Monday, August 23, 2004

Gene Kelly's Birthday

It was on this date that Gene Kelly was born in 1912. It seems to me that the general consensus is that he was the greatest male dancer besides Fred Astaire. My own thought is that Astaire and Kelly share the title; given the differences in their styles, it is hard for me to determine who was actually better. At any rate, I have been a Gene Kelly fan for a long time.

I have no idea where I first saw Gene Kelly, but I suspect it was on the hour long TV special Jack and the Beanstalk which first aired on February 26, 1967. Kelly directed the special and also played the role of the peddler (the guy who sold Jack the beans). I saw it when it first aired and again when it was rerun on a local station. At the time I had no idea who Kelly was and I really don't remember that much about his role in the special. At that age I was more impressed with the animated characters it featured. Indeed, it was the first special to mix live action and animation (courtesy of Hanna-Barbera).

I have no idea what was the first Gene Kelly movie I saw, but I suspect it was Singin' in the Rain. In the days before weekend television was overwhelmed by sports, the local TV stations would show old movies. I got to see everything from the old Sherlock Holmes movies with Basil Rathbone to El Cid to several movie musicals. Of course, among those musicals were those of Gene Kelly. Kelly was also a director as well as an actor and dancer. He not only directed musicals, but films in other genres as well. Among my favourite movies from childhood is the Western The Cheyenne Social Club, which Kelly directed.

I suppose the question remains as to why a heterosexual male would be a fan of both Hollywood musicals and Gene Kelly. Well, before anything else, I should point out that stereotypes should not be confused with the truth. Not all Irishmen drink. Not all Italians are mafiosi. And not all straight guys hate musicals. Besides which, speaking as a heterosexual male, I can see many things about Hollywood musicals in general and Kelly's musicals in specific that would appeal to most straight men.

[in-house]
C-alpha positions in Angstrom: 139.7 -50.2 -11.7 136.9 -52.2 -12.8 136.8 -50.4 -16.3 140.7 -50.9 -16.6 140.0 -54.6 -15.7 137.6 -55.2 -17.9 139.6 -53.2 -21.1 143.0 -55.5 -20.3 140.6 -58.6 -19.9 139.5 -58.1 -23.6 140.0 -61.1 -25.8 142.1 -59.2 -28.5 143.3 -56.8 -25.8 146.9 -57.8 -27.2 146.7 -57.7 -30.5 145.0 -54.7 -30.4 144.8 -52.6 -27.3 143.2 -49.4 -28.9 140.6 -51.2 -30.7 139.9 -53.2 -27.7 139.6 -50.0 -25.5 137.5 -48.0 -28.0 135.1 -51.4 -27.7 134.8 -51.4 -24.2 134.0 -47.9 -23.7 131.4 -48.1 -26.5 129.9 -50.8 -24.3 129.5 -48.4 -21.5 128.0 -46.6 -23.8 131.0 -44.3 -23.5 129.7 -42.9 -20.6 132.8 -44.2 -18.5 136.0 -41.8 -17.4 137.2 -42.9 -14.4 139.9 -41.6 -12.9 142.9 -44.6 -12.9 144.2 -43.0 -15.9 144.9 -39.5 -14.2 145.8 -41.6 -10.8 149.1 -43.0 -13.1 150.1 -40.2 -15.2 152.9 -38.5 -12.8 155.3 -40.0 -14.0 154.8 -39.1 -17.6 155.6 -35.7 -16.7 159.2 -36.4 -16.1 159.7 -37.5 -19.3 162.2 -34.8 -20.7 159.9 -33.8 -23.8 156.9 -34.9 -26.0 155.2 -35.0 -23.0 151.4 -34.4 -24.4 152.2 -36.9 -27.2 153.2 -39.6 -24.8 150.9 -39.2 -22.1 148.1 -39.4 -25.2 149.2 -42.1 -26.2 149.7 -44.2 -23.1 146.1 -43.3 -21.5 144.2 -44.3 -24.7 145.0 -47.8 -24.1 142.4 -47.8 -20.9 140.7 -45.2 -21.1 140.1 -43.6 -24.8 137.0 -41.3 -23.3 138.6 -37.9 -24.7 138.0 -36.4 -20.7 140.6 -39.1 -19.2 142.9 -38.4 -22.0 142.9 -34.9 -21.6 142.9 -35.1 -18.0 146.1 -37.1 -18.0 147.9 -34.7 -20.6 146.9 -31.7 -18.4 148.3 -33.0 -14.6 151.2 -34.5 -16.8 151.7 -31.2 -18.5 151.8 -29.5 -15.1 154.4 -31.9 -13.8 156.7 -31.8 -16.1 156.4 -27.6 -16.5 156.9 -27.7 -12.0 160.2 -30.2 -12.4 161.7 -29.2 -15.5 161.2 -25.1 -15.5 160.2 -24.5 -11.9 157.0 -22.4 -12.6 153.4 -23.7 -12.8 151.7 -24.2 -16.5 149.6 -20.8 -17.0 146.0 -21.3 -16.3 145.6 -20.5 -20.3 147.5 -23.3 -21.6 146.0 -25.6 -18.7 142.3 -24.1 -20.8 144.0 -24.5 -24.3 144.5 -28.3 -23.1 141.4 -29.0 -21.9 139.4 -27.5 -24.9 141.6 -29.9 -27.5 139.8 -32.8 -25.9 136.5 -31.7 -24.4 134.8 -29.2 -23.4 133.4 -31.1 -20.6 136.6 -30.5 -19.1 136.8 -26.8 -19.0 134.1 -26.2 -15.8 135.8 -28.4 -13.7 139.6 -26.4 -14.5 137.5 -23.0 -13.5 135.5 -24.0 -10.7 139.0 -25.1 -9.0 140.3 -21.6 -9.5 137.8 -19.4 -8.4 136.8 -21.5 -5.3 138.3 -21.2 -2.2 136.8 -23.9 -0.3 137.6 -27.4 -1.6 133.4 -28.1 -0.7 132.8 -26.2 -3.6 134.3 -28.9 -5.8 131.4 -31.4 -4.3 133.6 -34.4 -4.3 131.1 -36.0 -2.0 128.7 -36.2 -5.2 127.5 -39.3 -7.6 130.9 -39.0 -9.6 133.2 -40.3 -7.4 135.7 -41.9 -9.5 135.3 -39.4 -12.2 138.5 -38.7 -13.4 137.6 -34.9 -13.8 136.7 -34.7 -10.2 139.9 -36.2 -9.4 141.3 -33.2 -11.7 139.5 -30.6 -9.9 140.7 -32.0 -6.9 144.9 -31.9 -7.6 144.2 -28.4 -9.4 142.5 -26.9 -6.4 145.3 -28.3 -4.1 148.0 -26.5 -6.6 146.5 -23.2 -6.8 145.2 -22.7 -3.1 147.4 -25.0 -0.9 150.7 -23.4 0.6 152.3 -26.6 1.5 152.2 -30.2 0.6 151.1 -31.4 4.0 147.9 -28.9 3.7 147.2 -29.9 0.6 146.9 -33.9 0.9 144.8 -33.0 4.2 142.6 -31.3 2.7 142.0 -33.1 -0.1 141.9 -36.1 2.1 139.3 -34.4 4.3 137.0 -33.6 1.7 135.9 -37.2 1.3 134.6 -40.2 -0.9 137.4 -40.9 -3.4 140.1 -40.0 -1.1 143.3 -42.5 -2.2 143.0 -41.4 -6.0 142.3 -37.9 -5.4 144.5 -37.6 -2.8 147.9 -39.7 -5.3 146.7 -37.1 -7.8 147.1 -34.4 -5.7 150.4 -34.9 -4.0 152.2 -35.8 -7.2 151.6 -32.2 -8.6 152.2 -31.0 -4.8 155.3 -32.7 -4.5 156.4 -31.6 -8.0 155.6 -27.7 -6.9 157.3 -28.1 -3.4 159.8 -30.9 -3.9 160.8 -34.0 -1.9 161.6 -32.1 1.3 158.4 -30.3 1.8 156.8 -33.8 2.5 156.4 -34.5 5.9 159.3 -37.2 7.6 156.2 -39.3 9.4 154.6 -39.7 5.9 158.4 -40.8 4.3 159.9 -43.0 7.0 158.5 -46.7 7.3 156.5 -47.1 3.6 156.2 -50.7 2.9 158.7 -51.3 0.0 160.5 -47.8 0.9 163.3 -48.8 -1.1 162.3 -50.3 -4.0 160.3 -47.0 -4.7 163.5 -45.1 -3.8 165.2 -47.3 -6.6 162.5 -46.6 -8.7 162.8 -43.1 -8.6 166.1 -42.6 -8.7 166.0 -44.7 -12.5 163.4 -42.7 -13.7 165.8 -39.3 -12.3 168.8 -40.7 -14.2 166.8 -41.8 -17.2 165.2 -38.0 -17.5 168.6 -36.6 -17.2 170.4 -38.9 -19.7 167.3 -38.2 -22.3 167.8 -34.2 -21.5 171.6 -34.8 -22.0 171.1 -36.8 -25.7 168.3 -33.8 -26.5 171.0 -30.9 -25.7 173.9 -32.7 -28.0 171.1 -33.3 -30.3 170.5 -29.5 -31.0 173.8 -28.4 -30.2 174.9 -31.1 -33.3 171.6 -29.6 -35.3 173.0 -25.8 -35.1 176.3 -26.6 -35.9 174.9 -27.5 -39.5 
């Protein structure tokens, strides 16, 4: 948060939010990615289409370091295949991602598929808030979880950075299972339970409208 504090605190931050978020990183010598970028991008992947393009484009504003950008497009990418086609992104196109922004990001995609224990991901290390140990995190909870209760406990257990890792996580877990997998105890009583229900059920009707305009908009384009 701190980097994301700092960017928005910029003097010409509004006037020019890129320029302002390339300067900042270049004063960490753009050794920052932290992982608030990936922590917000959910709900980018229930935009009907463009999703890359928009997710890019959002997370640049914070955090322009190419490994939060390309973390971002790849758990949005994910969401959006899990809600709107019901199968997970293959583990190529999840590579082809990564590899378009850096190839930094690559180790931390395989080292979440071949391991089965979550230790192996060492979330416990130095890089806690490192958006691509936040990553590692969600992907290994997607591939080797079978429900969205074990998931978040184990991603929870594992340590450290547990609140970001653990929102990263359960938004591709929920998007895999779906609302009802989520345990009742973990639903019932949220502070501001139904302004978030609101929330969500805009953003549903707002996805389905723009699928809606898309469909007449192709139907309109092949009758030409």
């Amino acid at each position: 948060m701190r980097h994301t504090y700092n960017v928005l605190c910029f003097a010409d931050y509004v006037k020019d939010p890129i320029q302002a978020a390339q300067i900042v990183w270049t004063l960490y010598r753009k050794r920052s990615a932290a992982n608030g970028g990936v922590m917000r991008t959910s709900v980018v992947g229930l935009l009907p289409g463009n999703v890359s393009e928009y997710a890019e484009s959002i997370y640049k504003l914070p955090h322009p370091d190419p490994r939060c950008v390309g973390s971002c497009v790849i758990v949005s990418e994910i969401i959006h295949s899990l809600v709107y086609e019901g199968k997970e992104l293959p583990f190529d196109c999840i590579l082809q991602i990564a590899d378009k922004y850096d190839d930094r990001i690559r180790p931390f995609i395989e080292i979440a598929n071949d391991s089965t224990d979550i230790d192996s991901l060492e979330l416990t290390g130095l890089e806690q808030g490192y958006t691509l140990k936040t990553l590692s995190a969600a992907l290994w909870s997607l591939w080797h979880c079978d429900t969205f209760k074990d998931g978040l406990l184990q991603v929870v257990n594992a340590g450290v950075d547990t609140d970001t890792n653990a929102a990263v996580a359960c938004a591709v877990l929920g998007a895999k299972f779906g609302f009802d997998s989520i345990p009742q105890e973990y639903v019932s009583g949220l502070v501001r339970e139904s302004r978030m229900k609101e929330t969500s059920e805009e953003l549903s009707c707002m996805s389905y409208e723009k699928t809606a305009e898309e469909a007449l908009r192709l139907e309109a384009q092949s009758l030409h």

First, most Hollywood musicals feature at least one beautiful woman (usually more) and often they are very scantily clad. Indeed, I suspect if the average guy got one look at Cyd Charisse in Singin' in the Rain, he would forget all about his dislike for musicals...

Second, many Hollywood musicals have a strong sense of conflict. This is particularly true of Kelly's movies. Often the conflict is over a woman. In Cover Girl Danny McGuire (Kelly's character) finds he has a rival for Rusty (Rita Hayworth's character) in the form of Noel Wheaton (Lee Bowman), a big time Broadway producer. Other times the conflict may be over something else entirely. In Singin' in the Rain the conflict is between Hollywood star Donald Lockwood and his co-star Lina (Jean Hagen). Essentially, Donald wants to save his own career, save Mammoth Studios, and help his lady love and Hollywood newcomer Kathy (Debbie Reynolds) in her career. This conflicts with Lina's goals, which are essentially to help herself. To me, then, Hollywood musicals offer the same thrills that a good football game or a good action movie do--a conflict and the resulting competition between two or more individuals.

Third, with regards to Gene Kelly, the characters he played were ones with whom the average guy can identify. His characters all come off as average Joes, the sort of fellow you might meet in the local pub or at the racetrack. Even Don Lockwood of Singin' in the Rain, a famous actor and big time matinee idol, is pretty much an ordinary guy. Gene's characters are then fellows an ordinary guy can identify with and root for.

Fourth, most Hollywood musicals and certanly most of Kelly's musicals work as comedies. In fact, Singin' in the Rain is absolutely hilarious. Even if a guy doesn't care much for dancing and singing, he can still appreciate the humour.

Fifth, the Hollywood musicals generally have fairly good music. In fact, many of today's standards came from these musicals. Such composers as Irving Berlin and Cole Porter did a good deal of work in Hollywood. If a guy enjoys good music, then he will enjoy Hollywood musicals.

At any rate, I have always thought that Gene Kelly's musicals were among the best Hollywood ever produced. In addition to the sheer talent of Kelly and his co-stars (Cyd Charisse was the equal of both Kelly and Astaire), the movies usually had strong plots and good characterisation. This lifted them above the standard Hollywood musical fare. Indeed, as great a dancer as Astaire was, only a few of his musicals matched Kelly's movies for sheer quality. I seriously doubt that they will ever be matched again.

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